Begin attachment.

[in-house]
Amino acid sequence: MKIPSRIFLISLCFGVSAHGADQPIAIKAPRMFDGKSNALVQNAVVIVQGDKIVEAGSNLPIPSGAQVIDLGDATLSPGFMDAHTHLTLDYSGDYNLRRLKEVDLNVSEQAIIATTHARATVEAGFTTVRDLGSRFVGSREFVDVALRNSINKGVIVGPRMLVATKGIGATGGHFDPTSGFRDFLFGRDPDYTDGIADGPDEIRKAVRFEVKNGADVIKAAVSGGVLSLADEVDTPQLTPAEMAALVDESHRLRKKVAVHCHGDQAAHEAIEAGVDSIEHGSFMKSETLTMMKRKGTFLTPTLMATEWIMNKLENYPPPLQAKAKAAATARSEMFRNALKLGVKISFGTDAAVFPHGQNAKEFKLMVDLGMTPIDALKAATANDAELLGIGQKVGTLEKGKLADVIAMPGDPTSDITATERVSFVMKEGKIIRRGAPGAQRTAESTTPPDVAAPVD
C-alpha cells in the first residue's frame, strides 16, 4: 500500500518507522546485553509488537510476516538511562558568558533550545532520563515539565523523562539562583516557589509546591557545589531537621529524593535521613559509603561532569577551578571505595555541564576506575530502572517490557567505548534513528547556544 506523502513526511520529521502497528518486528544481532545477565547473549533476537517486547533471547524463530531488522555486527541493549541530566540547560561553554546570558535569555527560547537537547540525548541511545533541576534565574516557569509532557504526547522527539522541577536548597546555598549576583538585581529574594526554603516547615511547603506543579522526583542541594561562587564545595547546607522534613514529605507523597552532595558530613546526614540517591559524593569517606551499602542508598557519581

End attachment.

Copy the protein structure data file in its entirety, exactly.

[in-house]
Amino acid sequence: MKIPSRIFLISLCFGVSAHGADQPIAIKAPRMFDGKSNALVQNAVVIVQGDKIVEAGSNLPIPSGAQVIDLGDATLSPGFMDAHTHLTLDYSGDYNLRRLKEVDLNVSEQAIIATTHARATVEAGFTTVRDLGSRFVGSREFVDVALRNSINKGVIVGPRMLVATKGIGATGGHFDPTSGFRDFLFGRDPDYTDGIADGPDEIRKAVRFEVKNGADVIKAAVSGGVLSLADEVDTPQLTPAEMAALVDESHRLRKKVAVHCHGDQAAHEAIEAGVDSIEHGSFMKSETLTMMKRKGTFLTPTLMATEWIMNKLENYPPPLQAKAKAAATARSEMFRNALKLGVKISFGTDAAVFPHGQNAKEFKLMVDLGMTPIDALKAATANDAELLGIGQKVGTLEKGKLADVIAMPGDPTSDITATERVSFVMKEGKIIRRGAPGAQRTAESTTPPDVAAPVD
C-alpha cells in the first residue's frame, strides 16, 4: 500500500518507522546485553509488537510476516538511562558568558533550545532520563515539565523523562539562583516557589509546591557545589531537621529524593535521613559509603561532569577551578571505595555541564576506575530502572517490557567505548534513528547556544 506523502513526511520529521502497528518486528544481532545477565547473549533476537517486547533471547524463530531488522555486527541493549541530566540547560561553554546570558535569555527560547537537547540525548541511545533541576534565574516557569509532557504526547522527539522541577536548597546555598549576583538585581529574594526554603516547615511547603506543579522526583542541594561562587564545595547546607522534613514529605507523597552532595558530613546526614540517591559524593569517606551499602542508598557519581